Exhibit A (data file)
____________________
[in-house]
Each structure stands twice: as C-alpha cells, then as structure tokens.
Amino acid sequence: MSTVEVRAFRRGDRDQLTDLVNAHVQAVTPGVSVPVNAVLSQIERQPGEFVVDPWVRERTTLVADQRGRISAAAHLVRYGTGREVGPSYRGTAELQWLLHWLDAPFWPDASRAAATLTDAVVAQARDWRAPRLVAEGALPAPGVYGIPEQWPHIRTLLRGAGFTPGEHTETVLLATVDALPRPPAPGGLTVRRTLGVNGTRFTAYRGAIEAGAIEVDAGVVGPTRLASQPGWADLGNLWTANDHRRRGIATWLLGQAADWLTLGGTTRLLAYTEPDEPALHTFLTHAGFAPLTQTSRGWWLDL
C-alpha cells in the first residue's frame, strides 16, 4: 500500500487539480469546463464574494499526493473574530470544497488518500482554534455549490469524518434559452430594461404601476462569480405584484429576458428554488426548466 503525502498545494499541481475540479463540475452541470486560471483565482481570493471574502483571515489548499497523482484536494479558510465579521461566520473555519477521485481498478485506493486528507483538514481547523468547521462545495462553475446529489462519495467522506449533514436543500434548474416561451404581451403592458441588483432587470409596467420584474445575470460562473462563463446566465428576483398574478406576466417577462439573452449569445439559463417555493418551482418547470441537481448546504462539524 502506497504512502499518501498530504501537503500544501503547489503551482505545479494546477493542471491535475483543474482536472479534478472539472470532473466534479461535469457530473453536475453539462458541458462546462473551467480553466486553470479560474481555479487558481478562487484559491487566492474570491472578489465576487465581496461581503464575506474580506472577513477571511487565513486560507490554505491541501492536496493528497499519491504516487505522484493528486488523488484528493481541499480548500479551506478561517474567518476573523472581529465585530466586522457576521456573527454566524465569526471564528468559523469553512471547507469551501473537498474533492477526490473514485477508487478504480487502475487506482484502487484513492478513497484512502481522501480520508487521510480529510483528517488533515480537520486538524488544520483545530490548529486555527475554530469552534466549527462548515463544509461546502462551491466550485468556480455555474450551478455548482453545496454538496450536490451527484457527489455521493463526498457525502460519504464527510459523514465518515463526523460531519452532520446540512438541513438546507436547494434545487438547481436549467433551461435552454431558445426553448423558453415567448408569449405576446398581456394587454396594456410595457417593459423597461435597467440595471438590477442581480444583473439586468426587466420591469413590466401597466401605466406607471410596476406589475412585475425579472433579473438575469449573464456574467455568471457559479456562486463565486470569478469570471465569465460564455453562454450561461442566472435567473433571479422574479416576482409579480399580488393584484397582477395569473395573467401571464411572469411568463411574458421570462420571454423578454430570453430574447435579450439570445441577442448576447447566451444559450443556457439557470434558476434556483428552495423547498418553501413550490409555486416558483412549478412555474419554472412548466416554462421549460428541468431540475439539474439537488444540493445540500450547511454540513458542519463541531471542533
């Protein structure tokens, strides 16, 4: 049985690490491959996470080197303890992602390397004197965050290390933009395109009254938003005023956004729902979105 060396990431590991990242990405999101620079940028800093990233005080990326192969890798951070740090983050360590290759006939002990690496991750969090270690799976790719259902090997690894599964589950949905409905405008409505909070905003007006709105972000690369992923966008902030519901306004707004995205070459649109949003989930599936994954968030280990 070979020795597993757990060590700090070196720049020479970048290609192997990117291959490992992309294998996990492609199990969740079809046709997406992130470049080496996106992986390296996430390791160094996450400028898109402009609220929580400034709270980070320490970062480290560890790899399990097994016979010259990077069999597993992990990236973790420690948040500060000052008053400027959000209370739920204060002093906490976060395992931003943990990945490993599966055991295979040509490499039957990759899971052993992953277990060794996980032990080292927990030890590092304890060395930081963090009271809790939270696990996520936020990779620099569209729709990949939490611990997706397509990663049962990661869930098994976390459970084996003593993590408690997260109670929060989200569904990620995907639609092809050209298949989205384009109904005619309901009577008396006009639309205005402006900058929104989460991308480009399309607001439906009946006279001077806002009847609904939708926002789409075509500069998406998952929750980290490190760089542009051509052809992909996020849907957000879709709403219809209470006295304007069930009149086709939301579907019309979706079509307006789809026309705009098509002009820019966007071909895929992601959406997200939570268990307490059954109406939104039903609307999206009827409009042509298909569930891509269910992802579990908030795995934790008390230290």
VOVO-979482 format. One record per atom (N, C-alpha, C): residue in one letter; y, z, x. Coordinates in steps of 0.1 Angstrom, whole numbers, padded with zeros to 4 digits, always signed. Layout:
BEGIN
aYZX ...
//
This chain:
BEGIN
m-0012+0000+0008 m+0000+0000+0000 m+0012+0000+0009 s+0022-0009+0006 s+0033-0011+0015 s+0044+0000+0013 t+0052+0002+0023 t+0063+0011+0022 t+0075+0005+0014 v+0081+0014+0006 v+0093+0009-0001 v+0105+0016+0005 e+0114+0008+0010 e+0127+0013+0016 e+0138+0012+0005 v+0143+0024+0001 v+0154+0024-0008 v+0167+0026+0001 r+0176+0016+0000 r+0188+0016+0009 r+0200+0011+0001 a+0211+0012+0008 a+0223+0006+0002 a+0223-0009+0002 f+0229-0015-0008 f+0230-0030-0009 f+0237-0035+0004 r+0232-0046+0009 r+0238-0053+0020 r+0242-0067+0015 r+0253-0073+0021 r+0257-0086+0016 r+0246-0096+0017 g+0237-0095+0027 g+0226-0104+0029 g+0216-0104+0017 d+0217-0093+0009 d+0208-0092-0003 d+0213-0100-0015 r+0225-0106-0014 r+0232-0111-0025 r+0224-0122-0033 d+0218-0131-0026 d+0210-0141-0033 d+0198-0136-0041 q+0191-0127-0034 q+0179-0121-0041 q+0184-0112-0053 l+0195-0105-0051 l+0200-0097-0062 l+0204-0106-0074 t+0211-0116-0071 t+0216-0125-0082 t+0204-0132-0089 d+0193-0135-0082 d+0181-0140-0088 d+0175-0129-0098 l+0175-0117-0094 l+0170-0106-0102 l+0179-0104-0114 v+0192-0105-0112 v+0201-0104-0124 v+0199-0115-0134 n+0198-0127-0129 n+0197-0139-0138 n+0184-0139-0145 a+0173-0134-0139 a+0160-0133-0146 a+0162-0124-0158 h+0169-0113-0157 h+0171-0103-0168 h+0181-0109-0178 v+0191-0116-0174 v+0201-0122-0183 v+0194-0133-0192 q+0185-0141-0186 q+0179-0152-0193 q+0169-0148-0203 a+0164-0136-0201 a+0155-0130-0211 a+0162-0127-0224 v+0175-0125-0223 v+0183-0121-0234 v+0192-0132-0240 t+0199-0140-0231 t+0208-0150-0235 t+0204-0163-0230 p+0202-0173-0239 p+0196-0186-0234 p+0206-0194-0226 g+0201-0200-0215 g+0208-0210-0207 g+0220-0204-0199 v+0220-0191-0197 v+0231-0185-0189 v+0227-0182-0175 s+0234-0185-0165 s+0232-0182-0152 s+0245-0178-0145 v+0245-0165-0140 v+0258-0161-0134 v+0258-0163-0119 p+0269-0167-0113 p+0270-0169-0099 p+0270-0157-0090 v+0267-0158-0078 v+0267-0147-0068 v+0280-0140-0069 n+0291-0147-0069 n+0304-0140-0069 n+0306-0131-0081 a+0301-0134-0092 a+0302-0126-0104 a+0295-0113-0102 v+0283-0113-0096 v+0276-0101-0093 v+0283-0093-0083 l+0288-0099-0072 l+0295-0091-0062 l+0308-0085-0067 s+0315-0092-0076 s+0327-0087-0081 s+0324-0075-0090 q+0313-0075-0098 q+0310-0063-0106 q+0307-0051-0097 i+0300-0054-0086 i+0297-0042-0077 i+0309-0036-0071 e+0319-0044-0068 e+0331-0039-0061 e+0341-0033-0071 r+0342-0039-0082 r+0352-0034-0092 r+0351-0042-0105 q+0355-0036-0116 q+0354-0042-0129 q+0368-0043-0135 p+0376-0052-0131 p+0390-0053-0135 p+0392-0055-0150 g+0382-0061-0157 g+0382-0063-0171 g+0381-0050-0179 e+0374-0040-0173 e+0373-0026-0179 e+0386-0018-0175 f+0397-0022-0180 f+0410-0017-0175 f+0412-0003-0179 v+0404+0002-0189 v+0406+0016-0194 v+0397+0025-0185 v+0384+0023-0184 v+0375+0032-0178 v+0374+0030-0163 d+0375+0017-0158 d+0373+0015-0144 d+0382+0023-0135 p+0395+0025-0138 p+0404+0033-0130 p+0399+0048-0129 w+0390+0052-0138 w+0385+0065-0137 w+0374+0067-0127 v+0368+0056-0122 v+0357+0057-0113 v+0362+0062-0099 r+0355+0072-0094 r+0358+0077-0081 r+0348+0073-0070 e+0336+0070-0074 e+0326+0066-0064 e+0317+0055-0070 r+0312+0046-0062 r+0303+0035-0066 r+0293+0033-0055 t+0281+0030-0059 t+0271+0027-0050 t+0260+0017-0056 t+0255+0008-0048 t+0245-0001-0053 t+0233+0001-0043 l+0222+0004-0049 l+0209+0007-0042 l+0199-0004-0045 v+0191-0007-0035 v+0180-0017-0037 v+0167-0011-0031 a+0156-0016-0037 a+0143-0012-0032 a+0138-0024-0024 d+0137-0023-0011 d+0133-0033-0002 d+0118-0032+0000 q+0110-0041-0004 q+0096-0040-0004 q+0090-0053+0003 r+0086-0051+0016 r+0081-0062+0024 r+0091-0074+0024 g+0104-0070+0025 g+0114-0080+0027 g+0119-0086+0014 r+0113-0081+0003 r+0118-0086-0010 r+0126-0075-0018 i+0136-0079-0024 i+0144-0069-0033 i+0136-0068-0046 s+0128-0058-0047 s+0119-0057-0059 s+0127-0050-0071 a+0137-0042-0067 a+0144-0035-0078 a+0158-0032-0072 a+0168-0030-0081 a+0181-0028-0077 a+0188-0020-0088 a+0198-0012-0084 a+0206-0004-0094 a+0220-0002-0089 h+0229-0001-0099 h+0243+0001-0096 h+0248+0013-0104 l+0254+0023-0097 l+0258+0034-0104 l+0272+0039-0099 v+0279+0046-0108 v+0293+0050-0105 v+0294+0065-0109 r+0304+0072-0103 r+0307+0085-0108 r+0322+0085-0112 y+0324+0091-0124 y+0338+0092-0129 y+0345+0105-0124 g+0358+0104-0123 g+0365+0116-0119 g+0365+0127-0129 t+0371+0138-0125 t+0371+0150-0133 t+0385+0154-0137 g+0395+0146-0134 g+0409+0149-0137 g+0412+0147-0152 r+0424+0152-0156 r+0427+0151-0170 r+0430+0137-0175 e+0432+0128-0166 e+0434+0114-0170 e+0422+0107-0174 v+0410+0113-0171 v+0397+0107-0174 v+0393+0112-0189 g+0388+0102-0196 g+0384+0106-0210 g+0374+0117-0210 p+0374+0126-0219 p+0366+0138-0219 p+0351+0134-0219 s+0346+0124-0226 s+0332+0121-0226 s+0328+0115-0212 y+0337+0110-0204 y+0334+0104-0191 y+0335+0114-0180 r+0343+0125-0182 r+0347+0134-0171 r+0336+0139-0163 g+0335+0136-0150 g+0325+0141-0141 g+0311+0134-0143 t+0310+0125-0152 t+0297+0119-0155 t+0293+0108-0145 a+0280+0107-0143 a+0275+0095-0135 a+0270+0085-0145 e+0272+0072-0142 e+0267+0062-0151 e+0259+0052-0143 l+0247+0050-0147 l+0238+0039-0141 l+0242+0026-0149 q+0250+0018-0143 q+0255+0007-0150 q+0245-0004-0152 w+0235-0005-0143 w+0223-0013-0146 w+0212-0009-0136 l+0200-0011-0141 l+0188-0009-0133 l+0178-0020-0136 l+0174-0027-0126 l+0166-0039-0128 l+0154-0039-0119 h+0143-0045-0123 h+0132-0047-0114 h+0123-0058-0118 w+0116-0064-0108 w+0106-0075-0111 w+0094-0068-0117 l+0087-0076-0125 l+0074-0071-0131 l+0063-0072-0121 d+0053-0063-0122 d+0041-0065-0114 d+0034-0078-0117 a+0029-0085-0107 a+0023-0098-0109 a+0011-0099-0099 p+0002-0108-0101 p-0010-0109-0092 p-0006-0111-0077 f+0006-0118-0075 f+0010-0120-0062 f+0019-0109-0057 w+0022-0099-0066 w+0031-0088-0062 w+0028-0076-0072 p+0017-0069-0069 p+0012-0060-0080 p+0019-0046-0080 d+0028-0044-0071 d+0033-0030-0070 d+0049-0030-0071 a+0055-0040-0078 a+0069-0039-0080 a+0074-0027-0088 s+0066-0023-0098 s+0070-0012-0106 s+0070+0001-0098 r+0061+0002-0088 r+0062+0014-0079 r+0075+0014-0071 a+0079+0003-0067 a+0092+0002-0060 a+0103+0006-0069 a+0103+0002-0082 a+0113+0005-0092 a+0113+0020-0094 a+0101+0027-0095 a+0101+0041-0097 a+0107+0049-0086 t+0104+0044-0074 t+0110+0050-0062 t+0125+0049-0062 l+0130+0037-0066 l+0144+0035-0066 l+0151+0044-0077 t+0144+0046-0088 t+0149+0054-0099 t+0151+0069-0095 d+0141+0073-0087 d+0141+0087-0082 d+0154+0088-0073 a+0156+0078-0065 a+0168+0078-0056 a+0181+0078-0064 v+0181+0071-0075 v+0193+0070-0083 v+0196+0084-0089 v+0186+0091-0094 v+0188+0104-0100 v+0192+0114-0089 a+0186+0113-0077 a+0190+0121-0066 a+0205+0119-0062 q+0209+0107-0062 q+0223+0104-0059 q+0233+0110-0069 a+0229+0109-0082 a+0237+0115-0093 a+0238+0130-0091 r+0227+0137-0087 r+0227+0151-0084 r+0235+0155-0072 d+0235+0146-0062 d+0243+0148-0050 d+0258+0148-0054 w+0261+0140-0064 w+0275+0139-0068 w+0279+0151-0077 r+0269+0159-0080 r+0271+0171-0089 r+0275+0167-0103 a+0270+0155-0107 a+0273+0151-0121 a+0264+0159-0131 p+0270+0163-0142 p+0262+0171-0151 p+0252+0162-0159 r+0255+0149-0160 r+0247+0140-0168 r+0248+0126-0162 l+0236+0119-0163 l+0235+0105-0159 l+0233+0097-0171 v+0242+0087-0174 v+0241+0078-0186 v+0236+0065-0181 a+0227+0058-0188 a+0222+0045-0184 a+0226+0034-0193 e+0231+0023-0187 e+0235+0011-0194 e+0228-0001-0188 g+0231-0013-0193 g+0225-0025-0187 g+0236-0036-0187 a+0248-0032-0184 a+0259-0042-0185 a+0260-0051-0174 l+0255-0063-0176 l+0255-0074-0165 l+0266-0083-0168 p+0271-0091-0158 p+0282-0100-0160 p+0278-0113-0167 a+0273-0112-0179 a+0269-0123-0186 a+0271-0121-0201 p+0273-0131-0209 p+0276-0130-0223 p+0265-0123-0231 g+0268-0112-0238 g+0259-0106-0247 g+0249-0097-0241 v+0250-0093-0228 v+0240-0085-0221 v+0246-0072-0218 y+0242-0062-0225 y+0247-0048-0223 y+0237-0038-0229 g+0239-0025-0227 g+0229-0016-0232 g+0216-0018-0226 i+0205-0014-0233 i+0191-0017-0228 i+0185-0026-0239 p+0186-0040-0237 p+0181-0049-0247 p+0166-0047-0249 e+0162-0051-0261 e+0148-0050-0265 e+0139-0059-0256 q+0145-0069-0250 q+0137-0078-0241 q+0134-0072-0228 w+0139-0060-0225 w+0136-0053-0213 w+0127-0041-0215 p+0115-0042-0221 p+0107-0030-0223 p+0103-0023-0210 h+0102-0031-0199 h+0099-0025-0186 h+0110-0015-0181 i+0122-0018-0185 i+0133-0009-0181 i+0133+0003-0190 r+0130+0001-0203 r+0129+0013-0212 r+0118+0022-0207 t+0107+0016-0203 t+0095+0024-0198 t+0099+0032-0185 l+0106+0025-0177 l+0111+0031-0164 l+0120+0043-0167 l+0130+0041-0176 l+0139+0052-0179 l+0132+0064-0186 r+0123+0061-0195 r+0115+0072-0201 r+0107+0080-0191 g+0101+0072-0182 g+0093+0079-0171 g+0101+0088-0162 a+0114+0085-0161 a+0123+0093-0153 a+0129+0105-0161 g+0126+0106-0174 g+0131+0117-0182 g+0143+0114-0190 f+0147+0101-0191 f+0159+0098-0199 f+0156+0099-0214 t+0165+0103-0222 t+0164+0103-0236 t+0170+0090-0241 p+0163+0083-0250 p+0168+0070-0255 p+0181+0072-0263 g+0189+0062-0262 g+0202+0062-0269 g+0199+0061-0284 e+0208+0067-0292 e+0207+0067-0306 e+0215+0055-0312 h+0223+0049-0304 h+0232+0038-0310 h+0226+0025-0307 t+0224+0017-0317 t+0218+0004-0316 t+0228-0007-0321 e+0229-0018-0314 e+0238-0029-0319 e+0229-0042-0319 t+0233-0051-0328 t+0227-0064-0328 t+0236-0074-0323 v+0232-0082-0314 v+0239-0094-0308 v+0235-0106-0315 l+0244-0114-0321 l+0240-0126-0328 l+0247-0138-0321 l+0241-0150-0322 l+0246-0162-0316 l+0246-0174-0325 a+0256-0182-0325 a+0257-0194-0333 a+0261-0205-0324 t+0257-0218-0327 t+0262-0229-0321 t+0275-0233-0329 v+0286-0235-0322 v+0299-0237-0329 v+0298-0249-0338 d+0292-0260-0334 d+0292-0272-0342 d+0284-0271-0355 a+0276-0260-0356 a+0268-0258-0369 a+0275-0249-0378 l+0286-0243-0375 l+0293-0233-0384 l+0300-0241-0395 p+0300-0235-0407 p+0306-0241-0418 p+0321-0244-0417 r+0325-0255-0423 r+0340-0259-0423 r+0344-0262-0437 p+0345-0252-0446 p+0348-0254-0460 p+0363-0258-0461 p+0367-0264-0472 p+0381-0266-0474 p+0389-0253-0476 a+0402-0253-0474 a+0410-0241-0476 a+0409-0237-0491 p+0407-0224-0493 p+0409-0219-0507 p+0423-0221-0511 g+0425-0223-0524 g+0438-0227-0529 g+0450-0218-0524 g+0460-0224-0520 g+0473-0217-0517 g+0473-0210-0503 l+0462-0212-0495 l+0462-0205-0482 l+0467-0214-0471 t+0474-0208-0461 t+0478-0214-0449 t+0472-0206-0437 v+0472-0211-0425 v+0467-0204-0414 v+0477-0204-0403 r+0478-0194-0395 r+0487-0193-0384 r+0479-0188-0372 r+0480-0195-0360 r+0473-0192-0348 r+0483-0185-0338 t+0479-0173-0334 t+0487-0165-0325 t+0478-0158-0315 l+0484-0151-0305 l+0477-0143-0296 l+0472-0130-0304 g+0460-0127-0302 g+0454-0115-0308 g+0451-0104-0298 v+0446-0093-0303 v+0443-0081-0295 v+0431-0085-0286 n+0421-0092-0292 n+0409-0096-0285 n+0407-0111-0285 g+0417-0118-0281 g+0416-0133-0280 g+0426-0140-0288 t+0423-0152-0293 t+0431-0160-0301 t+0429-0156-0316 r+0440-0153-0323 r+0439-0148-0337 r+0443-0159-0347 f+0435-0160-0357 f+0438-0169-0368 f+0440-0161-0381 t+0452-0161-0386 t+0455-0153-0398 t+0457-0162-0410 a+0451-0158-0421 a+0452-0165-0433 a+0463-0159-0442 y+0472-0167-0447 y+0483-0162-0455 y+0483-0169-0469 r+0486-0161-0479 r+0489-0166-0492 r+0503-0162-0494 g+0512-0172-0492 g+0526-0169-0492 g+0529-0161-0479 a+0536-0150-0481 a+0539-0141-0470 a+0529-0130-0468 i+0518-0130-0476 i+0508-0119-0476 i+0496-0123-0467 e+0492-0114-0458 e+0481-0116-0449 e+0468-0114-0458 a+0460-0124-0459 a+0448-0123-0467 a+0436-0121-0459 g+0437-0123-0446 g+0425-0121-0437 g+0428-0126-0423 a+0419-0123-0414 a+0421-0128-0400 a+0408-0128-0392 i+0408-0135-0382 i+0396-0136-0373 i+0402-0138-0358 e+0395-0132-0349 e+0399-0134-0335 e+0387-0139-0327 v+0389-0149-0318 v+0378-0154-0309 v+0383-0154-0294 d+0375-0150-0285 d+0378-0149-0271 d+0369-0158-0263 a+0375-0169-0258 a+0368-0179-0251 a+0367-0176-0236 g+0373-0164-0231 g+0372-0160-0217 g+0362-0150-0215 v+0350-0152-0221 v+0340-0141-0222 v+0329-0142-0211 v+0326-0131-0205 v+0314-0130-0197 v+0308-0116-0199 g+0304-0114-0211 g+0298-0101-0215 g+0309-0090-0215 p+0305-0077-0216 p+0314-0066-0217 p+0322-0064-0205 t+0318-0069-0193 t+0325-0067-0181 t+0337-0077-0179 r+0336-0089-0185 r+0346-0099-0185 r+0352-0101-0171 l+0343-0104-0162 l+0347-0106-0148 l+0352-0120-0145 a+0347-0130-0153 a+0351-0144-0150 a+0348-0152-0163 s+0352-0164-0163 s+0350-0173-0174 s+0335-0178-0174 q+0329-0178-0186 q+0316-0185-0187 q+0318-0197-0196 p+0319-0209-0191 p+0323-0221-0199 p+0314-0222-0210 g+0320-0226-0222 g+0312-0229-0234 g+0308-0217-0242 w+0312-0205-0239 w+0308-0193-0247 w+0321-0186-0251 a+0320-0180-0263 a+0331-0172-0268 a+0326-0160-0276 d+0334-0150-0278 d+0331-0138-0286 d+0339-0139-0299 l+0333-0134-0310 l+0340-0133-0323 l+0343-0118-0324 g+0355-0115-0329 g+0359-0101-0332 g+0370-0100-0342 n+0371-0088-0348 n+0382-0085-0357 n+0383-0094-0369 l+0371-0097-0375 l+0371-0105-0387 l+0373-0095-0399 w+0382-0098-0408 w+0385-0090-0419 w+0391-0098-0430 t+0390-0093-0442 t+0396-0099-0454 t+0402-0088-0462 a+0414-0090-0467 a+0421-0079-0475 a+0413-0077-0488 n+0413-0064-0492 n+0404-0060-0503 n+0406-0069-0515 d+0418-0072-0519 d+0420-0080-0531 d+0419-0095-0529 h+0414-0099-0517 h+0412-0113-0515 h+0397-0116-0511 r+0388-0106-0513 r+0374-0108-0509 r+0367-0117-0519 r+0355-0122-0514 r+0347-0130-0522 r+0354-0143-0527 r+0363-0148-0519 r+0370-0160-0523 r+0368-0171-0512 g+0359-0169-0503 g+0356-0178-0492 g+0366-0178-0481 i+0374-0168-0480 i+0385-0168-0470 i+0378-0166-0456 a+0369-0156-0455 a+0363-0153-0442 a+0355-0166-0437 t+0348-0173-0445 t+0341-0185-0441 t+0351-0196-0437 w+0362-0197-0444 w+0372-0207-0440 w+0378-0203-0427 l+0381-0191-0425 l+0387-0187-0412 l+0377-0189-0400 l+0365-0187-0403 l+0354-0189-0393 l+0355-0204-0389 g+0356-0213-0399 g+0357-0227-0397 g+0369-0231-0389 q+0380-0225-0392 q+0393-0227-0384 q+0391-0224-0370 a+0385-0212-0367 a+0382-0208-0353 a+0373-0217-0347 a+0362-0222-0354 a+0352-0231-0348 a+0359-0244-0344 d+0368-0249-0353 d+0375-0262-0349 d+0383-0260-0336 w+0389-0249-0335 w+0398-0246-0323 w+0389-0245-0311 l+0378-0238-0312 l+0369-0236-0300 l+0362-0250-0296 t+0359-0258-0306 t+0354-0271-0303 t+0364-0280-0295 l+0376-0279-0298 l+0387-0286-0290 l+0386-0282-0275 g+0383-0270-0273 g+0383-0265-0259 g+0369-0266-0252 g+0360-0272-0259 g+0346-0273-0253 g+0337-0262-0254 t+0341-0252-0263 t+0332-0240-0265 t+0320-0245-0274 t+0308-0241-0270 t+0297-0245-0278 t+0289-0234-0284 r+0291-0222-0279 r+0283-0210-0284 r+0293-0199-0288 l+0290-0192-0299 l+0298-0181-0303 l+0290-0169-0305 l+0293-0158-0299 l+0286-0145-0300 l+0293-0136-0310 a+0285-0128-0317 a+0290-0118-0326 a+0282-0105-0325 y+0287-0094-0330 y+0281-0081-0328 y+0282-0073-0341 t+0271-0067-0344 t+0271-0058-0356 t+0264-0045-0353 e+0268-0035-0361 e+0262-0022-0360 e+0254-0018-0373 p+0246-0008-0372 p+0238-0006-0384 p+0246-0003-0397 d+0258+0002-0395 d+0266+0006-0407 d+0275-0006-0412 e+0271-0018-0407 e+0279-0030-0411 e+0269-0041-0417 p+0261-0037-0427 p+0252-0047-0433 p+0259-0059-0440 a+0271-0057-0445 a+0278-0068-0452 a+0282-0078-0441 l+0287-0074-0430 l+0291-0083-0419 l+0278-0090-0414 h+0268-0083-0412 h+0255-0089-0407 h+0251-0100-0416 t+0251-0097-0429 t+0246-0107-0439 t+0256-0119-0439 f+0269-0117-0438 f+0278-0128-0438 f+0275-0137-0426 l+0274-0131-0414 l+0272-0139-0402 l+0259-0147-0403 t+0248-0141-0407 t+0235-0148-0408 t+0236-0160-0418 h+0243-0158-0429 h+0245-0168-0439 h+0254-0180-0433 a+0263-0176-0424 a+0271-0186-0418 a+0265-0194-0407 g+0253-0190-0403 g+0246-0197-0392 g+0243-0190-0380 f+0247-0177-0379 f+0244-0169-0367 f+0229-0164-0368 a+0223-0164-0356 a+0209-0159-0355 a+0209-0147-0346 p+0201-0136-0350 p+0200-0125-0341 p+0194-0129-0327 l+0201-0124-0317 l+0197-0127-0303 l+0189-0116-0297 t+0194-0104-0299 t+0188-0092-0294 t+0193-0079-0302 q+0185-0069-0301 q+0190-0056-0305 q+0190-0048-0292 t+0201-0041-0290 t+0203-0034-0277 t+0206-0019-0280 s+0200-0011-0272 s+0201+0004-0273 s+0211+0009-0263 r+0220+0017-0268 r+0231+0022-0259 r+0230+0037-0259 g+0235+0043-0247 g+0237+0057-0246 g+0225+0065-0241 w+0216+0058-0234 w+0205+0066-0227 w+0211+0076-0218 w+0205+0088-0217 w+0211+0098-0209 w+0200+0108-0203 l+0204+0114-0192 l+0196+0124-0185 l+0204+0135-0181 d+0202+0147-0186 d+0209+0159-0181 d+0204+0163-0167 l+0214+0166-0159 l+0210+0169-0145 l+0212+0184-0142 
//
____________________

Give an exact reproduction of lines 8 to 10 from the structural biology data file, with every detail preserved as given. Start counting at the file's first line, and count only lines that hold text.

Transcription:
aYZX ...
//
This chain: